Interpreters only need to know two things:
- Sign Language; and,
- Everything Else.
Interpreters only need to know two things:
Hello! It feels good to be back and typing furiously with my thumbs!
I love working with teams. I always learn something by watching how another interpreter handles tricky linguistic issues or does the simple things better.
There is no such thing as plagiarism when it comes to interpreting. No interpreter has a copyright on a great way to interpret “that” no matter what “that” is. If you see something you can use then collect it for your toolbox and use it when you need it.
Stop looking at other interpreters and wishing you had the skills that he or she has. Figure out what they are doing, that you wish you were doing, and start trying to incorporate what you observe into your own work.
“It’s that simple,” you ask?
Well, yes. And no.
It’s as simple as opening your eyes and ears and mind. But, so many things block our ability to observe and incorporate breakthrough skills we see into our own work.
Number one barrier? Petty jealousy.
As I get older I have to admit more and more that the next generation of interpreters will be better at this than I could ever have hoped to be in my lifetime.
And that is a great thing. They should be better. Their skills and abilities should pass me by. That each generation of interpreters accomplishes more than the previous is good for the Deaf community and good for the profession.
It’s also to be expected because they have something to help them develop their skills that I never had. They have me.
I don’t mean me personally (though I try to do my share in the classroom) I mean they have the wealth of understanding contained within collective experience of my generation like I had the benefit of the giants who came before me. The next generation should build from the beginning on the solid foundation of the mistakes that taught me and crafted me into the interpreter I am today. They should not need to make the same mistakes I made to learn the same lessons I learned (though that is sometimes unavoidable). They should start above the noise and confusion by standing on my shoulders. This leaves them open to learn their own lessons, deeper mysteries of language and culture that I never got to because I was dealing with the lessons this profession had for my generation.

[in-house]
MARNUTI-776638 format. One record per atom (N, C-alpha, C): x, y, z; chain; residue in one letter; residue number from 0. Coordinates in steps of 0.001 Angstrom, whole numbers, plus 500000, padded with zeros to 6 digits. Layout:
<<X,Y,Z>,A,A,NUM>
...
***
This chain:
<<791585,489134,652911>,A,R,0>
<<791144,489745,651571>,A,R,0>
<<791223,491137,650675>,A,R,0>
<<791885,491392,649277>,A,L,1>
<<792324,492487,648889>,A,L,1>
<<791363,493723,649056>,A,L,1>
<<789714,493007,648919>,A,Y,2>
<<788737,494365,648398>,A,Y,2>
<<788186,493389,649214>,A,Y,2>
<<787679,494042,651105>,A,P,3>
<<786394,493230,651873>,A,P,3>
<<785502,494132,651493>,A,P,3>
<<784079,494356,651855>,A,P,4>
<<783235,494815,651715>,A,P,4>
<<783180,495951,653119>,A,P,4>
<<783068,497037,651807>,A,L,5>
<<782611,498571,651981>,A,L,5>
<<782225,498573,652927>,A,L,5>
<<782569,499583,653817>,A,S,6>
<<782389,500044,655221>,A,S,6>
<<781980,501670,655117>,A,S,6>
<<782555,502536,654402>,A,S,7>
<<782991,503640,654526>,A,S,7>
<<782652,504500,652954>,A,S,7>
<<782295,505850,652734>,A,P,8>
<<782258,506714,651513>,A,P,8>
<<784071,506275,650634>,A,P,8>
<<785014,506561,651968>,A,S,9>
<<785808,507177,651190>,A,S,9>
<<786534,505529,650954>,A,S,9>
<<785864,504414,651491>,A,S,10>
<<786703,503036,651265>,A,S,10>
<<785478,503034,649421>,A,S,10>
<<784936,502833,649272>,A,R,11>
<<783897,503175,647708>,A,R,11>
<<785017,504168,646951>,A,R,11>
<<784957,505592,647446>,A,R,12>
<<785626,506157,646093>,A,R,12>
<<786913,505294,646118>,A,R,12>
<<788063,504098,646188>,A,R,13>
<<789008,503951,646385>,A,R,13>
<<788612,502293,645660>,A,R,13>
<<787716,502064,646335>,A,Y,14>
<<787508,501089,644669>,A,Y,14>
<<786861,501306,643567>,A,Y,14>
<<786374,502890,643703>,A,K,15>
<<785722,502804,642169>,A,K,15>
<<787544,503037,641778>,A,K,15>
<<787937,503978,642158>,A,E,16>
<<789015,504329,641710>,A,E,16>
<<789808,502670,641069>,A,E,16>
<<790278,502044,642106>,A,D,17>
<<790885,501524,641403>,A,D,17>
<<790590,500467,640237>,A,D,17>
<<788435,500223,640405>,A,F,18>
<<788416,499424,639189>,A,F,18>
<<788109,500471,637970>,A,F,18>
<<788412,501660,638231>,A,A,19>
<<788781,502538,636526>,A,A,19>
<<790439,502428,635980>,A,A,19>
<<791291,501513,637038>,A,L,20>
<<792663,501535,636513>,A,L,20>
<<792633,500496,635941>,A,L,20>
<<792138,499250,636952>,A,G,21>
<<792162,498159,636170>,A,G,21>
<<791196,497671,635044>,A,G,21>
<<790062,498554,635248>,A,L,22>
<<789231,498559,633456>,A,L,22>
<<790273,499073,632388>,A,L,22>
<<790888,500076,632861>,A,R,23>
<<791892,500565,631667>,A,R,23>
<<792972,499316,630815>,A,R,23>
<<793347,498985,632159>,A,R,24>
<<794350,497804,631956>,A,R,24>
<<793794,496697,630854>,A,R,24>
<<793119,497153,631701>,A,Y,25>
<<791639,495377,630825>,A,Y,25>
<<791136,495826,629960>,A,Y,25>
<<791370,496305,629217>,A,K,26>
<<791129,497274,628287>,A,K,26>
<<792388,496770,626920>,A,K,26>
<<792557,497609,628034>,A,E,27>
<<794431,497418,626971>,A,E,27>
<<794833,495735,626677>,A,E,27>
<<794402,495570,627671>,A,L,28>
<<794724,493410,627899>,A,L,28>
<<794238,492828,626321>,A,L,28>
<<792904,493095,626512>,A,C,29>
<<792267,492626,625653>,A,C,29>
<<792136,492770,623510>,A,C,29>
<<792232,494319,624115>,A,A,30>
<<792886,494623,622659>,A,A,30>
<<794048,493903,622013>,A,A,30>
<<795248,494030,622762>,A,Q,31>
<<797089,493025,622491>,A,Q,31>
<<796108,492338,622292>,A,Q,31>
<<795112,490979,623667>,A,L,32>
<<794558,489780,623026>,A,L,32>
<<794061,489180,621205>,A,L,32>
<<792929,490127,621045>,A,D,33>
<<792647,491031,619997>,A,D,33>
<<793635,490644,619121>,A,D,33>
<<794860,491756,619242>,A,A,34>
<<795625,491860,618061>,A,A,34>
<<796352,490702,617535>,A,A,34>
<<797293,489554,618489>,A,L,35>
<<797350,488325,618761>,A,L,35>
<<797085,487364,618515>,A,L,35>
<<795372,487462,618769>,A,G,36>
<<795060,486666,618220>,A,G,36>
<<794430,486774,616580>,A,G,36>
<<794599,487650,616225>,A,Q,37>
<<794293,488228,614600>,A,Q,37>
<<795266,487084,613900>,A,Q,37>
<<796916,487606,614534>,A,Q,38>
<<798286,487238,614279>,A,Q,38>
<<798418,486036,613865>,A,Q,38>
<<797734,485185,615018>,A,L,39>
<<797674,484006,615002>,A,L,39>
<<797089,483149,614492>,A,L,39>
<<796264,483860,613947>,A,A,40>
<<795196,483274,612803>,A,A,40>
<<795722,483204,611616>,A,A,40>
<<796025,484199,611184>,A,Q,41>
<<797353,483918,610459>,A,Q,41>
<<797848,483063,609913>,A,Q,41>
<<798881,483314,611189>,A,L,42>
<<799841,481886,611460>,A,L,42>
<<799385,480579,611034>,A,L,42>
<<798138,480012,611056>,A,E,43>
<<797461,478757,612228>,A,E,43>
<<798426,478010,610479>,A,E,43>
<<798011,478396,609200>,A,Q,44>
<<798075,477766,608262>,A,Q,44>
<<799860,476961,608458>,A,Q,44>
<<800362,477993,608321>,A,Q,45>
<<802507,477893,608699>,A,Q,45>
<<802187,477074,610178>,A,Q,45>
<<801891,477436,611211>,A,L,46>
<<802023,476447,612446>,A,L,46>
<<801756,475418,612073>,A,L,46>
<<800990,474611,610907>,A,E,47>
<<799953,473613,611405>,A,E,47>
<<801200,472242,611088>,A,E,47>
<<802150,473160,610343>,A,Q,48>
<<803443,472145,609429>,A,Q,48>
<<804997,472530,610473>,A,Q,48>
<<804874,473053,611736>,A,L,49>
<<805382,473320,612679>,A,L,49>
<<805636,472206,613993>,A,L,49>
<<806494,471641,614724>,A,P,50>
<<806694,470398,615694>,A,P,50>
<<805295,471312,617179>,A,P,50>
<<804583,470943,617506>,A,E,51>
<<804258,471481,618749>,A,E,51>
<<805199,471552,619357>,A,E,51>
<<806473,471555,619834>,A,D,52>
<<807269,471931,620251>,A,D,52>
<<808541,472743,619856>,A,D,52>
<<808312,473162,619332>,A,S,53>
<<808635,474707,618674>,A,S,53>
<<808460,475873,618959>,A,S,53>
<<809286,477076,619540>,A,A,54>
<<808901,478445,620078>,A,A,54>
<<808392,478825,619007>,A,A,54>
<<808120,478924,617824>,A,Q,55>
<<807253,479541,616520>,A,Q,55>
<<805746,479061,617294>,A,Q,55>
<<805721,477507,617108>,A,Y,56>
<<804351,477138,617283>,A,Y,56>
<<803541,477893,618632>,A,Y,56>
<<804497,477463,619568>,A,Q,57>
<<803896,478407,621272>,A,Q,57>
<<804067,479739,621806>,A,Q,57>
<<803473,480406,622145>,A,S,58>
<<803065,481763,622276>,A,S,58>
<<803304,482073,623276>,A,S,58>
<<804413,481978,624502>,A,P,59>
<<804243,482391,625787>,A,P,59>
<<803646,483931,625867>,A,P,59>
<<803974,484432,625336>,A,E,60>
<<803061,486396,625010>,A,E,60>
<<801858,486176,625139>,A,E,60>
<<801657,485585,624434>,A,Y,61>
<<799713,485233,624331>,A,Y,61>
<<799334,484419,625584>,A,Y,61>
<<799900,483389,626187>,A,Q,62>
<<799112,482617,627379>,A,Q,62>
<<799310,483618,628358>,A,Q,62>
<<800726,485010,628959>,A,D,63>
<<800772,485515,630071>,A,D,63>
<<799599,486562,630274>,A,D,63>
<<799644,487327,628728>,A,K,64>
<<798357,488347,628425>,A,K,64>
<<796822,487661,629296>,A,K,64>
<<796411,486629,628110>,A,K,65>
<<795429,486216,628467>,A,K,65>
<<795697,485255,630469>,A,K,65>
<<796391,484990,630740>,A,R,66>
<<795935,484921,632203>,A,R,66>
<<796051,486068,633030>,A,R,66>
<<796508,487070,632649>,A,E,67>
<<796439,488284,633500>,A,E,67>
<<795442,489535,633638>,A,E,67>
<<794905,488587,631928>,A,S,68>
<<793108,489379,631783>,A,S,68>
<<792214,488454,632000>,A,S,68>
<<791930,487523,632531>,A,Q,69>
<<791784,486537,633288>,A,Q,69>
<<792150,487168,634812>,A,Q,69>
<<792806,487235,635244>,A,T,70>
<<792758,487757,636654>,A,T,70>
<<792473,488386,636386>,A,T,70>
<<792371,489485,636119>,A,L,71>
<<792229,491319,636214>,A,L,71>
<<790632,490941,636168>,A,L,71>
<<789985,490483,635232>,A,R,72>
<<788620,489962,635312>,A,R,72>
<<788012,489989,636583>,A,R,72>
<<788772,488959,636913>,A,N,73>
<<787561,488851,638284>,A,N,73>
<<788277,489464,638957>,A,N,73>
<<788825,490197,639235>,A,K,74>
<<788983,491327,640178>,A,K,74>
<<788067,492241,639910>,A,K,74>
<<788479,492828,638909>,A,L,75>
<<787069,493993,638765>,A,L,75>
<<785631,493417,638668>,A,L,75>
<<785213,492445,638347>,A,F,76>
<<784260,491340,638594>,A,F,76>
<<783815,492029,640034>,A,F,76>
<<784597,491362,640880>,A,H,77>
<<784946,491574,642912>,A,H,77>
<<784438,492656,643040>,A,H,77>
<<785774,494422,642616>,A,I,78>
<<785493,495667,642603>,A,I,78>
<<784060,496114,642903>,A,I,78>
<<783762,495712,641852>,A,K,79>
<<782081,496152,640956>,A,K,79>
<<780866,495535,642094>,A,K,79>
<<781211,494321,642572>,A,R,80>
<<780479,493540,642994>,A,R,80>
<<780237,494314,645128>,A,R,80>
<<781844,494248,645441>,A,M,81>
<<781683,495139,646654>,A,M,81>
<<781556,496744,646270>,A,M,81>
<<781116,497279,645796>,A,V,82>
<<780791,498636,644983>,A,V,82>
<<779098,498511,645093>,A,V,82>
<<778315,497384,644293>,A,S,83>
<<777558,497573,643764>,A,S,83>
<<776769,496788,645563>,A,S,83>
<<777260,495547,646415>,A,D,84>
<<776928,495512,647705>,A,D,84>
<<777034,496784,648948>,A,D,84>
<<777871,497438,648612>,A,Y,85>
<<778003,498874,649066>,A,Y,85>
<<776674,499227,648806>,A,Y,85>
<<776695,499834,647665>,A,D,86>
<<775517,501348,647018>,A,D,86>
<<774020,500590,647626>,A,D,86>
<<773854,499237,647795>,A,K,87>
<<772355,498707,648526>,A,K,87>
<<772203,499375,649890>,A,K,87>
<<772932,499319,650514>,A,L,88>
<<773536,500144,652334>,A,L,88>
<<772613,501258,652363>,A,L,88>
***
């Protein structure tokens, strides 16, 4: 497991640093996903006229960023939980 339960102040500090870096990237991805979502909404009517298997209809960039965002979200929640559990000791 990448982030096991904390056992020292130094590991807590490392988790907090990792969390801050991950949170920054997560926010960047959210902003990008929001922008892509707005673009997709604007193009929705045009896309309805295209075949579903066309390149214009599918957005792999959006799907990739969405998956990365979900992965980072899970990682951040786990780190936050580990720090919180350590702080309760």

I have grown used to being the one who dazzled by reason the ease with which I handle difficult concepts. It is sometimes hard for me to admit that this young interpreter has produced a more clear concise interpretation than I.
It’s hard to admit that I still have things to learn. And harder to admit that this kid has something to teach me.
But that is the beauty of this profession, if we are willing to learn there is always something we can learn.
Our best resource is the Deaf community. If I have one lesson to pass on to working interpreters it’s this-prosody.
Take every opportunity to observe how people who are Deaf make themselves understood. How do they indicate the beginning of a new idea? How do native ASL users show the end of an idea? I’m not talking about grammar or vocabulary, I’m talking about dynamic functional punctuation.